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Fried Food May Not be as Bad as You Think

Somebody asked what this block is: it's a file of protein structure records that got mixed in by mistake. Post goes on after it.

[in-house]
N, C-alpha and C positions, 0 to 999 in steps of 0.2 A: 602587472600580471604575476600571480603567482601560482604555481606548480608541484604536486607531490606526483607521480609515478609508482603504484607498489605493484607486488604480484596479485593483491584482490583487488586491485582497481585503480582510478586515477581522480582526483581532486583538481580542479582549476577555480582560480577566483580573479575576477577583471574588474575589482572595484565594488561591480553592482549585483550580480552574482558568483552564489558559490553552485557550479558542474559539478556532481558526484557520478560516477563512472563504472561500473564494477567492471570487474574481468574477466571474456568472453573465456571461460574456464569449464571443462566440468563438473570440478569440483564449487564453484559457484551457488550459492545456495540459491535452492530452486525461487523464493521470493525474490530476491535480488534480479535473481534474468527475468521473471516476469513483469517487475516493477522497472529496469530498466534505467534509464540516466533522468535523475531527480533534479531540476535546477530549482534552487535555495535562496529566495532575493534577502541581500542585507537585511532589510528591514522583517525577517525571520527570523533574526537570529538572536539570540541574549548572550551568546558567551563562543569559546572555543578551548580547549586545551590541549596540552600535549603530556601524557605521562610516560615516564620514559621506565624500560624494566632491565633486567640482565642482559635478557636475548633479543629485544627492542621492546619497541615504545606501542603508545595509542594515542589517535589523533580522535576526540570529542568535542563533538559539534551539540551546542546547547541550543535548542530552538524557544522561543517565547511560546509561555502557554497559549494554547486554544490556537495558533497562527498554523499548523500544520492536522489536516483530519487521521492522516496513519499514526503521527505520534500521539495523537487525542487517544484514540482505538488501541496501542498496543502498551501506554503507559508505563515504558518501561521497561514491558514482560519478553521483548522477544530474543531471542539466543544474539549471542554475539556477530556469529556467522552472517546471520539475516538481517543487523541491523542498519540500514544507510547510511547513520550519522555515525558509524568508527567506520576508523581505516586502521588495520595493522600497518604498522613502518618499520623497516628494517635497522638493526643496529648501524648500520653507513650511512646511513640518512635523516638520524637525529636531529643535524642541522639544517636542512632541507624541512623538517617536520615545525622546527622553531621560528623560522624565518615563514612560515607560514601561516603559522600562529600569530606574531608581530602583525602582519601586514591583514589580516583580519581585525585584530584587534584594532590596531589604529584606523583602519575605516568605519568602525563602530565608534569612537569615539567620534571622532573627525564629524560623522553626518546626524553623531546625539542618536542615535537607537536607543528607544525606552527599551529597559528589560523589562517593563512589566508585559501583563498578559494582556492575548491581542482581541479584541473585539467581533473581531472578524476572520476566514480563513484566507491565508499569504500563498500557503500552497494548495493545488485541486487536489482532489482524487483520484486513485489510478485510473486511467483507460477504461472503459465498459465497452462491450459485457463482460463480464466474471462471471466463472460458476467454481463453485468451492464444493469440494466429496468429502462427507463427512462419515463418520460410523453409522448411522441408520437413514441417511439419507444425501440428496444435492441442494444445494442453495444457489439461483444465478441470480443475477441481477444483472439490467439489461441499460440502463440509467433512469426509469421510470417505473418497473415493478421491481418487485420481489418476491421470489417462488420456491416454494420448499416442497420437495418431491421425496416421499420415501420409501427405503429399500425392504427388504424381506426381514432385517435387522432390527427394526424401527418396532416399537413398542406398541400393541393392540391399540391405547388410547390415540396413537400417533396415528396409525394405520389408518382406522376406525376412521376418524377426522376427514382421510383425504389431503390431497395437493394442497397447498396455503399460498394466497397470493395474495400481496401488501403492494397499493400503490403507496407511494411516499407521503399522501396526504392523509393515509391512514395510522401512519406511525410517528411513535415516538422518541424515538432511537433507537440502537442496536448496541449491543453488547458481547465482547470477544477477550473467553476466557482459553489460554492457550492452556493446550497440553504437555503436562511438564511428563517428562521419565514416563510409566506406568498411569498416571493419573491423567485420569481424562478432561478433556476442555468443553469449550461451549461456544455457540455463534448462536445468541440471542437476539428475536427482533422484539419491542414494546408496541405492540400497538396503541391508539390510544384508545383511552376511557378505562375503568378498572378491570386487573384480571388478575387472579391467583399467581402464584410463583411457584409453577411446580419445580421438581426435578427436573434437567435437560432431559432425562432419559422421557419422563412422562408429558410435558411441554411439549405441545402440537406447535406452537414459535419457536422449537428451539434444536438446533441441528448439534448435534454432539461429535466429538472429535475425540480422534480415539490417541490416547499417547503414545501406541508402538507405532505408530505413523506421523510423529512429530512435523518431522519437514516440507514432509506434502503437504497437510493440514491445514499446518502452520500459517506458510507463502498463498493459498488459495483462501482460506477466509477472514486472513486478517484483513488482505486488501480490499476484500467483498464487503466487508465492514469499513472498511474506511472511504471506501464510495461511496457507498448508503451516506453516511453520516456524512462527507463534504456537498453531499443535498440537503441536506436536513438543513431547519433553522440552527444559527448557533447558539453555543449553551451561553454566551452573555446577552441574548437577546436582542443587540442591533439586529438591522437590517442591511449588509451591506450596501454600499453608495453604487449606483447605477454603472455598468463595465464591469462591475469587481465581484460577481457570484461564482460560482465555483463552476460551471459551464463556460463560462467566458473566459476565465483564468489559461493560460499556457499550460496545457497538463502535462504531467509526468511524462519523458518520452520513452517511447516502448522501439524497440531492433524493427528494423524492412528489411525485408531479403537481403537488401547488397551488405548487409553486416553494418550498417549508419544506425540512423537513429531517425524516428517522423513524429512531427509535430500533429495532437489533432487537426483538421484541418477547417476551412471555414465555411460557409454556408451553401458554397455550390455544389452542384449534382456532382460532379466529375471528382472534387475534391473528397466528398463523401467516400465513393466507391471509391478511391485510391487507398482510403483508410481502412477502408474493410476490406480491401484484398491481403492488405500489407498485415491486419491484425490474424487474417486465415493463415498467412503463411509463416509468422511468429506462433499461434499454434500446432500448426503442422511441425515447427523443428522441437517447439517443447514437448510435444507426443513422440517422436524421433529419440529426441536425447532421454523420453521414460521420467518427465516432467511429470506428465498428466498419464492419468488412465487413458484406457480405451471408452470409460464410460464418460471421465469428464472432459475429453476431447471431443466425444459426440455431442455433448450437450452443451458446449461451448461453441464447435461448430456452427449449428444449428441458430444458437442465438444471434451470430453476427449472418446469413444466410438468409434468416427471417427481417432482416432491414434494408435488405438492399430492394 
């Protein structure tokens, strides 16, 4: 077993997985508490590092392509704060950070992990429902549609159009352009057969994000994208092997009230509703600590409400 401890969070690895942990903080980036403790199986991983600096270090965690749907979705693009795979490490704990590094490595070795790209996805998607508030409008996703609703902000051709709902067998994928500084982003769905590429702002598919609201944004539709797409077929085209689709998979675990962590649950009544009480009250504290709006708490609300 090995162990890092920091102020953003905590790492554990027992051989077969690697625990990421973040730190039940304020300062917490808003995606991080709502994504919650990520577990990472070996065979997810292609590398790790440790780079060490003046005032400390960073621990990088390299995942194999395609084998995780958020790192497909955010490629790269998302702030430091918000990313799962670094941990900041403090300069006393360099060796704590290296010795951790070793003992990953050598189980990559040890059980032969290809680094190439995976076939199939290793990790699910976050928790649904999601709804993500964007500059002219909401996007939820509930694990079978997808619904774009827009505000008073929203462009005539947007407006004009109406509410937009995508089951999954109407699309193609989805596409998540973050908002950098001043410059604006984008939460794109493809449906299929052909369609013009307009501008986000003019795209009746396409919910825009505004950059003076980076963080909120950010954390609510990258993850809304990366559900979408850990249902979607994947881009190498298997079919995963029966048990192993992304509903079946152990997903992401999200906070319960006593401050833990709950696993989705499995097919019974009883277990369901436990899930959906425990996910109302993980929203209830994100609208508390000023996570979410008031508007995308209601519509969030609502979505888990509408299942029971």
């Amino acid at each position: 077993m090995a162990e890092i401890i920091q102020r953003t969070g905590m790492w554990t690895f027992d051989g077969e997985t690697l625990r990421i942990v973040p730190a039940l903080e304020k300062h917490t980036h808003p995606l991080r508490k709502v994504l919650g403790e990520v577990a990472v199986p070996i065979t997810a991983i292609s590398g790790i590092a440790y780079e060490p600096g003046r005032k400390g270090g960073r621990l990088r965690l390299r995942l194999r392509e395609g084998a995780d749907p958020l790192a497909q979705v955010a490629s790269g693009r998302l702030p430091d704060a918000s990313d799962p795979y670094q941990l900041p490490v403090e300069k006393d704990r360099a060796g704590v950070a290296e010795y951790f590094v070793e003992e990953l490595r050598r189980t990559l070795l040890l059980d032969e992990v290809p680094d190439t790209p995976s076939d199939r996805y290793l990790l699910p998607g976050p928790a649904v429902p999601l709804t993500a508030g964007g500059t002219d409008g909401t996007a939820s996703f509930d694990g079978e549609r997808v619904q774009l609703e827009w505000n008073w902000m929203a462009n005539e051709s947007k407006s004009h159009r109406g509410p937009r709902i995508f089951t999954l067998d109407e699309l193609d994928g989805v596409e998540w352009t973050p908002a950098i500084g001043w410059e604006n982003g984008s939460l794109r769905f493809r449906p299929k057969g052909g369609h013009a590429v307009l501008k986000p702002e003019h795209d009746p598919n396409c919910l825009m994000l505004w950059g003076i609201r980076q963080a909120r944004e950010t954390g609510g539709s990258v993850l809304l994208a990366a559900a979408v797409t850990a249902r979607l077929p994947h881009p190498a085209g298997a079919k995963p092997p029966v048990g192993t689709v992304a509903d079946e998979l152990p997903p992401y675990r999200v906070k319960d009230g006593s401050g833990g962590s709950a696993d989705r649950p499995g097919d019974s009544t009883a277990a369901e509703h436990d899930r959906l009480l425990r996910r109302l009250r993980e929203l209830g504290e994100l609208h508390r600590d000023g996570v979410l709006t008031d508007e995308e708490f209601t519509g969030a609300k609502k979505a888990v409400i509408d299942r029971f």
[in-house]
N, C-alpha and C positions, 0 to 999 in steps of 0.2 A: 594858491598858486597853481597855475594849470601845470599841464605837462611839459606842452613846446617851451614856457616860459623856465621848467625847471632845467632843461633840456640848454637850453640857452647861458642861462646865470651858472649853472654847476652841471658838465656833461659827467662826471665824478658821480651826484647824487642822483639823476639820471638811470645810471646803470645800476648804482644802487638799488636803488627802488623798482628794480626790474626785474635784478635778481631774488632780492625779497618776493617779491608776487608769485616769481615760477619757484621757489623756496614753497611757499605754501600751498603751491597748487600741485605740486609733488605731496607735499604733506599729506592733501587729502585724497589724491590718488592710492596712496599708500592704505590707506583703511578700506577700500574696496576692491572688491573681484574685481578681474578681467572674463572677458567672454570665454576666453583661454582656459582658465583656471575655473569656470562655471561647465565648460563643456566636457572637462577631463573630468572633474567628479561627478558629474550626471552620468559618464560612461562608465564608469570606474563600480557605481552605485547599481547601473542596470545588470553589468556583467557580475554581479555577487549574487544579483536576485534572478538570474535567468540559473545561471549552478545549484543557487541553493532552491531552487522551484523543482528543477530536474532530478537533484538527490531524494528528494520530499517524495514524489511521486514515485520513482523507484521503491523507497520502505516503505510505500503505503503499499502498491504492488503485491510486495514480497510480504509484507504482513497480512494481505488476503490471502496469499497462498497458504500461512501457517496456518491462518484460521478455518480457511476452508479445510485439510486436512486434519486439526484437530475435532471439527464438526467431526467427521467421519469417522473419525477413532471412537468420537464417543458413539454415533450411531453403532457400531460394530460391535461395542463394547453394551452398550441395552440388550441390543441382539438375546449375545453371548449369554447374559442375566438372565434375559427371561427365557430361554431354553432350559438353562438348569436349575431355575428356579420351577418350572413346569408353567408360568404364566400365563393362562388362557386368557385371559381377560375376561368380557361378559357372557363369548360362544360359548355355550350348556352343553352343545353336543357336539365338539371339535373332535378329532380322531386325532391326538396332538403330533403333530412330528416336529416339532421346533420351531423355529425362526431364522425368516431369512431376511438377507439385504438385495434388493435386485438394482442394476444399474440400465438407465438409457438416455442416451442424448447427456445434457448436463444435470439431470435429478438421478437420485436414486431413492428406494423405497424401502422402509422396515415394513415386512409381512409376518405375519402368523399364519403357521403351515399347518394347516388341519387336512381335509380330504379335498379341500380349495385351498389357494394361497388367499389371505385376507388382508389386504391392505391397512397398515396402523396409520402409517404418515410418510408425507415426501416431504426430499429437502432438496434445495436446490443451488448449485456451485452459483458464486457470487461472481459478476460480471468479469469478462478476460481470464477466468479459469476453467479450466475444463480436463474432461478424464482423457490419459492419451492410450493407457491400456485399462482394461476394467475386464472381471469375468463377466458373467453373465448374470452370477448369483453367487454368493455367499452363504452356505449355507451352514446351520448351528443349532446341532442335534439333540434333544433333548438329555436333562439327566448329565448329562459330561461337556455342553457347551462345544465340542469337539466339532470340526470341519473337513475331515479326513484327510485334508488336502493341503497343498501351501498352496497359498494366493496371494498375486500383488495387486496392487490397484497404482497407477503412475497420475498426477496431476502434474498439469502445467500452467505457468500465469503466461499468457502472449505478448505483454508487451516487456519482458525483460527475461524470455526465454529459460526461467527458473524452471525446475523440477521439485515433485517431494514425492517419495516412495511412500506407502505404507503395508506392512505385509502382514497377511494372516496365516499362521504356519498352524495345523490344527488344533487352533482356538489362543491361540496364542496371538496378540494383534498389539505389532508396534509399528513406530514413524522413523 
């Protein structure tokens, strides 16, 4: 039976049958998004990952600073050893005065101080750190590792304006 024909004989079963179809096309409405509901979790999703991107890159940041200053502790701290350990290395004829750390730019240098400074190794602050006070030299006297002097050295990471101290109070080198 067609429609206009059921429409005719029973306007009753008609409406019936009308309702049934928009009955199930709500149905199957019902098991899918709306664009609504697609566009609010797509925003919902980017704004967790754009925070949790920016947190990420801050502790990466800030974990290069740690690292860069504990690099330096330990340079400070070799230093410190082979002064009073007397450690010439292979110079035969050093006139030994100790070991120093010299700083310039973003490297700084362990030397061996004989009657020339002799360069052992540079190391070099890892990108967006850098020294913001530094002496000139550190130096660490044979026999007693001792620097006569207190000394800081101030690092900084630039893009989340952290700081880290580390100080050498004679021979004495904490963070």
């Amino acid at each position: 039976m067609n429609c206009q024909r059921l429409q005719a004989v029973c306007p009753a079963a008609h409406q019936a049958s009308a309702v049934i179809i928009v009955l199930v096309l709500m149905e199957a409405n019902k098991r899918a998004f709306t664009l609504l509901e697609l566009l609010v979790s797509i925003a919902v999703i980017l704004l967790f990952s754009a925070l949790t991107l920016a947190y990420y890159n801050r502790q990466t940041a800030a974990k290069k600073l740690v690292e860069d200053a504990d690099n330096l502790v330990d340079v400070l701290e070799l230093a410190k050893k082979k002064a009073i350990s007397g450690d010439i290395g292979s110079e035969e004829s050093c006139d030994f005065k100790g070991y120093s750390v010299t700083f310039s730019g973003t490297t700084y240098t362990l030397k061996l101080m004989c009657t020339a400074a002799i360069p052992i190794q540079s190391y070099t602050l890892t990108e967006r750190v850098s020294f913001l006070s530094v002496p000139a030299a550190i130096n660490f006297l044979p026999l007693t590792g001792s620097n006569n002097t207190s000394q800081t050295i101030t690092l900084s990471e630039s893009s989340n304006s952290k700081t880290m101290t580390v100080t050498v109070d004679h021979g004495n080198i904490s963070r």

If you have a thing for onion rings, doughnuts, or crispy fried chicken, you’ll be happy to hear that they may not be artery-clogging after all—provided you choose the right oil. In a new report published in the British Medical Journal, researchers tracked eating patterns in Spain for 11 years and found that those who regularly ate fried food had no higher incidence of heart disease than those who didn’t. That may be because the oils used most often in Spanish cuisine are sunflower and olive, “which are richer in heart-healthy mono- and polyunsaturated fats than many other options,” explains Pilar Guallar-Castillón, Ph.D., lead author of the study. Olive oil is also less prone to oxidize when heated—a process that can degrade antioxidants like vitamin E. Still, she says, you should indulge in moderation because most foods from the frying pan tend to score high in calories and sodium. 


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